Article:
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Linux Security Week: April 23rd, 2012 Print E-mail
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Source: LinuxSecurity Contributors - Posted by Benjamin D. Thomas   
Linux Security Week Thank you for reading the LinuxSecurity.com weekly security newsletter. The purpose of this document is to provide our readers with a quick summary of each week's most relevant Linux security headlines.

LinuxSecurity.com Feature Extras:

Password guessing with Medusa 2.0 - Medusa was created by the fine folks at foofus.net, in fact the much awaited Medusa 2.0 update was released in February of 2010. For a complete change log please visit http://www.foofus.net/jmk/medusa/changelog

Password guessing as an attack vector - Using password guessing as an attack vector. Over the years we've been taught a strong password must be long and complex to be considered secure. Some of us have taken that notion to heart and always ensure our passwords are strong. But some don't give a second thought to the complexity or length of our password.


  Simple Security Tricks To Harden A New Linux Web Server (Apr 16)
 

There are a few things you need to always remember when setting up a new Linux server. By default the root login is enabled for most systems. The best practice is to disable root login. Also, if you are transferring files via FTP, the best way to do this securely is via SFTP (not FTP).

  New Security Sensor Gives Admins Better View of Network Attacks (Apr 17)
 

A new security tool developed by Department of Energy engineers is designed to give security and IT administrators the ability to more quickly identify and respond to an issue on the network.

  How to delete yourself from the Internet (Apr 20)
 

You may not feel like the flotsam and jetsam that make up the facts of your life are important, but increasingly companies are using that dry data to make your every online step as indelible as if written in blood. Here's how to take back your digital dignity.

  Why switching OS platforms is not a security fix (Apr 17)
 

The Mac platform now finds itself in the crosshairs of malware developers along with Windows, but that isn't a reason to switch to Linux.

  Ohio ĎAnonymous' member, 21, pleads not guilty (Apr 17)
 

An Ohio man linked to the hacker collective "Anonymous" pleaded not guilty Monday to charges of breaching the websites of the Utah Chiefs of Police Association and the Salt Lake City Police Department.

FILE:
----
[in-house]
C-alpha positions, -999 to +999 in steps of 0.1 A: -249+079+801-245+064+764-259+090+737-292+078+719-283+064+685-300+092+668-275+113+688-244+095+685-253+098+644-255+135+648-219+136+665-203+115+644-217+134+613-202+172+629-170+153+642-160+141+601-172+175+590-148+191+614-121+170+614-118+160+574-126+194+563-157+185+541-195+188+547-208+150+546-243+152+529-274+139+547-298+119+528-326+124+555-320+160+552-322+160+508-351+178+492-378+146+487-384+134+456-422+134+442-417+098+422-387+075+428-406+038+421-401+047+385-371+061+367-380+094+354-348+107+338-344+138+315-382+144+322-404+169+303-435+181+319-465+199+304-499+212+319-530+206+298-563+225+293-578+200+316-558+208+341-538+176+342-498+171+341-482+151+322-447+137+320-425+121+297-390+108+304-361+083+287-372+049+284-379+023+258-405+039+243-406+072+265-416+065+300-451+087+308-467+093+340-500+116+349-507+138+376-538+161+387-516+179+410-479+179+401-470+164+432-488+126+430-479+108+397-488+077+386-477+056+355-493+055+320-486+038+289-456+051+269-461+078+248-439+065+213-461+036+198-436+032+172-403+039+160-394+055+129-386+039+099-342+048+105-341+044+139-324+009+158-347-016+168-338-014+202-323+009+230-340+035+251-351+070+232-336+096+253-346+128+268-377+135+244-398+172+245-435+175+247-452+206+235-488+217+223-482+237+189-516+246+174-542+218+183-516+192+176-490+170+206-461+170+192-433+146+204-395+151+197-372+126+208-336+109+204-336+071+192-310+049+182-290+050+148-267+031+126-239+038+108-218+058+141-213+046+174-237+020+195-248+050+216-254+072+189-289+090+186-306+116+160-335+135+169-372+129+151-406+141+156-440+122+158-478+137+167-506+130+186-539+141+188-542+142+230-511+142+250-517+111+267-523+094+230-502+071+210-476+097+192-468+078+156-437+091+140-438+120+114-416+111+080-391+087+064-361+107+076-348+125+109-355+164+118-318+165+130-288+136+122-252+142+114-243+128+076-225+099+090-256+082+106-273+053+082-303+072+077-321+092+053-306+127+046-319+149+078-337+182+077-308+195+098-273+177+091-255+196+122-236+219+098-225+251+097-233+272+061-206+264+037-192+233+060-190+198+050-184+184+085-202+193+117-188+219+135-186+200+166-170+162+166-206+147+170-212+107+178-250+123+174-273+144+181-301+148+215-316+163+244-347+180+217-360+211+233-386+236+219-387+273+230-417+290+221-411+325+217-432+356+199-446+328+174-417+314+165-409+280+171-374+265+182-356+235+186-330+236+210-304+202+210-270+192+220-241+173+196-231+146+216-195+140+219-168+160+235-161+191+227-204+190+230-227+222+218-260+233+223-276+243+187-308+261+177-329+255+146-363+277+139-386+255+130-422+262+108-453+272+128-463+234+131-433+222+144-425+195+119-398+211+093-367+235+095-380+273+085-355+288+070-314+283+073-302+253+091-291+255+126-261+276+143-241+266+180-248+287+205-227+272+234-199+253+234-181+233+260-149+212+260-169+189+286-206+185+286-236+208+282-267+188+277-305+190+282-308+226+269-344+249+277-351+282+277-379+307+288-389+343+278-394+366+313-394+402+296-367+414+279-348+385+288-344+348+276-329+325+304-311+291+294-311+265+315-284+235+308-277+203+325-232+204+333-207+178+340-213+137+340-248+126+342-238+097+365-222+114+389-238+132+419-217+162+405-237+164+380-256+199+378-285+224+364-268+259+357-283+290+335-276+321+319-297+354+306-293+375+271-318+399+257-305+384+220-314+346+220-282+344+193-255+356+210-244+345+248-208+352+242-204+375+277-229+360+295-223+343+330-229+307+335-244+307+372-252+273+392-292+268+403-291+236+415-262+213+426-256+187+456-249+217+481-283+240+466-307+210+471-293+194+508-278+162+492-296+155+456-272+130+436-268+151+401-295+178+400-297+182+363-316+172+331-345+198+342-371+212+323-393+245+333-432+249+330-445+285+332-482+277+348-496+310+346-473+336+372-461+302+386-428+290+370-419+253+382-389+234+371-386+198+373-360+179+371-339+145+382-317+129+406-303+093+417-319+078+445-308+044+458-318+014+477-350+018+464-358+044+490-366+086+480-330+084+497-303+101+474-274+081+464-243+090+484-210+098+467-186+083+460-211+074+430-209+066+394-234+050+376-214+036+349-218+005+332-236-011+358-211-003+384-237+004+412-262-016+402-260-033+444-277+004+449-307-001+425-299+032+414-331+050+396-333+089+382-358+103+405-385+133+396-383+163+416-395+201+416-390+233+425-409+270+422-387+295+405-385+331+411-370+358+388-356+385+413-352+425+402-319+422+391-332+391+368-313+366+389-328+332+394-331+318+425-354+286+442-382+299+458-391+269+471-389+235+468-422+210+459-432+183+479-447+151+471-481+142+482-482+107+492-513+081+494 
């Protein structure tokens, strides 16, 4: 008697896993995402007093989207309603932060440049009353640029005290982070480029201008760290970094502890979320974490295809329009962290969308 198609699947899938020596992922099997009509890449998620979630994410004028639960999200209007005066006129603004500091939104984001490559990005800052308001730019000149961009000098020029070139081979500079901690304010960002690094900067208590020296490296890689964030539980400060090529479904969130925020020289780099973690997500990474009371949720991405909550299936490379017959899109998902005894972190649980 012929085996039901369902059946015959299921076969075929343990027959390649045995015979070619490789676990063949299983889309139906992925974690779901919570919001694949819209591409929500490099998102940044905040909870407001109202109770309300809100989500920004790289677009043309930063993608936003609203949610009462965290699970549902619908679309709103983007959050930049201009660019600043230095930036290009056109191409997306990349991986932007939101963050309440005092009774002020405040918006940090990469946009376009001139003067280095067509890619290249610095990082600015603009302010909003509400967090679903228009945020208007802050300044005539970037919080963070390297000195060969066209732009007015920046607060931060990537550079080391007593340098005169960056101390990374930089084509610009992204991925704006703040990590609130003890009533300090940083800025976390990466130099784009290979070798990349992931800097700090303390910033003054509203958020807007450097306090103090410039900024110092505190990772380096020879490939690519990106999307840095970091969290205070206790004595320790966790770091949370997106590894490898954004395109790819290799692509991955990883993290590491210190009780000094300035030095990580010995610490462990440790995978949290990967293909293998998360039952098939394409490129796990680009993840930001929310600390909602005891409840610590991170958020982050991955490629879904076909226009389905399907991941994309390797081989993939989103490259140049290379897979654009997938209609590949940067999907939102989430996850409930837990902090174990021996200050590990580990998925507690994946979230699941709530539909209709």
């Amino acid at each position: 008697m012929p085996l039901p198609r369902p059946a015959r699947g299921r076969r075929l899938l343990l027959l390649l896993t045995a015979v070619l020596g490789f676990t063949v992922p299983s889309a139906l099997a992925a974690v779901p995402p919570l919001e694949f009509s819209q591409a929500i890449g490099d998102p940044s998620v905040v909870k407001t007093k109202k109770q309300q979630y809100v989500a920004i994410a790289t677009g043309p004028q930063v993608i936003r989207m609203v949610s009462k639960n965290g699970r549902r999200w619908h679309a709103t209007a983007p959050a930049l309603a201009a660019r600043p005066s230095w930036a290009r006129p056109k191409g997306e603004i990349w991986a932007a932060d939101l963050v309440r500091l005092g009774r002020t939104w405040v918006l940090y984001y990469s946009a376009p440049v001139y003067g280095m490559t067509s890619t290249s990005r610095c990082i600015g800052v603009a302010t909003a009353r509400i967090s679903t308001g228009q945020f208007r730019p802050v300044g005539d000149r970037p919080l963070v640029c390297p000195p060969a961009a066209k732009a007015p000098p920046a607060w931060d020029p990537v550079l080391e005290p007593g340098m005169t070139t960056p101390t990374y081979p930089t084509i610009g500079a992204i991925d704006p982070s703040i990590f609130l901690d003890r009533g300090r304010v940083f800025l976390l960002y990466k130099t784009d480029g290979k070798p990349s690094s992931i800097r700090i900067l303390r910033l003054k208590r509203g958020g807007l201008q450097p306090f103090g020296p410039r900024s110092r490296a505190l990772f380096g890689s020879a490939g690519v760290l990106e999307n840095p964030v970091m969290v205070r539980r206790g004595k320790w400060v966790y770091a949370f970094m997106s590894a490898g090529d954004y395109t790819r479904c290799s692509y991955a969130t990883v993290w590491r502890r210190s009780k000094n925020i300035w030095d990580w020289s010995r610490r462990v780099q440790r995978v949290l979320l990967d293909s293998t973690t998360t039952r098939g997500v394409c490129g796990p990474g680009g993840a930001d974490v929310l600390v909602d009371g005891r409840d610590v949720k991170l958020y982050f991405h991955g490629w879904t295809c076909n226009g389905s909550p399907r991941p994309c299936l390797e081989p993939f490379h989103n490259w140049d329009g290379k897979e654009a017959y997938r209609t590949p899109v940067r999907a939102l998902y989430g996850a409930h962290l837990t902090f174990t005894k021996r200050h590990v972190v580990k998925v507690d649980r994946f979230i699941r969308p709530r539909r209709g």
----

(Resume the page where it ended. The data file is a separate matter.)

Website vulnerabilities fall, but hackers become more skilled (Apr 17)
 

The number of coding mistakes on websites continues to fall but companies are slow to fix issues that could be exploited by hackers working with improved attack tools, a security expert said.

  Hacktivism at risk as hackers turn on each other (Apr 16)
 

A spate of hacking tools infected with malicious software, or malware, threatens to destroy the credibility of the growing hacktivist movement, writes Adam Turner.

  The story of BSD and open-source Linux (Apr 19)
 

On March 9, 1977, Bill Joy compiled the first version of Berkeley Systems Distribution Unix, known as 1BSD. This version was just an add-on to an existing Unix, however. Two years later, he released 2BSD, which added two new programs from his repertoire: vi and the C Shell.

  15-year-old arrested for hacking 259 companies (Apr 18)
 

A 15-year-old boy has been arrested for hacking into 259 companies during a 90-day spree. In other words, during the last quarter he successfully attacked an average of three websites per day.

  Hacker's Tiny Spy Computer Cracks Corporate Networks, Fits In An Altoid Tin (Apr 18)
 

The next time an unexpected "repairman" cruises past your company's security desk, you might want to check inside his tin of mints or pack of cigarettes. Especially if he's also carrying an ethernet cable.

  Upcoming Firefox click-to-play feature will stop automated plug-in exploits (Apr 16)
 

Mozilla developers are working on a new Firefox feature that will block the automated display of plug-in-based content like Flash videos, Java applets or PDF files, and will protect users from attacks that exploit vulnerabilities in browser plug-ins to install malware on their computers.

  Mac Security: A Myth? (Apr 16)
 

Apple is taking steps to address the Java vulnerabilities behind the Flashback Trojan outbreak. But Java isn't the only attack vector for OS X -- and Apple users can no longer cling to the belief that Macs are virtually immune to malware.

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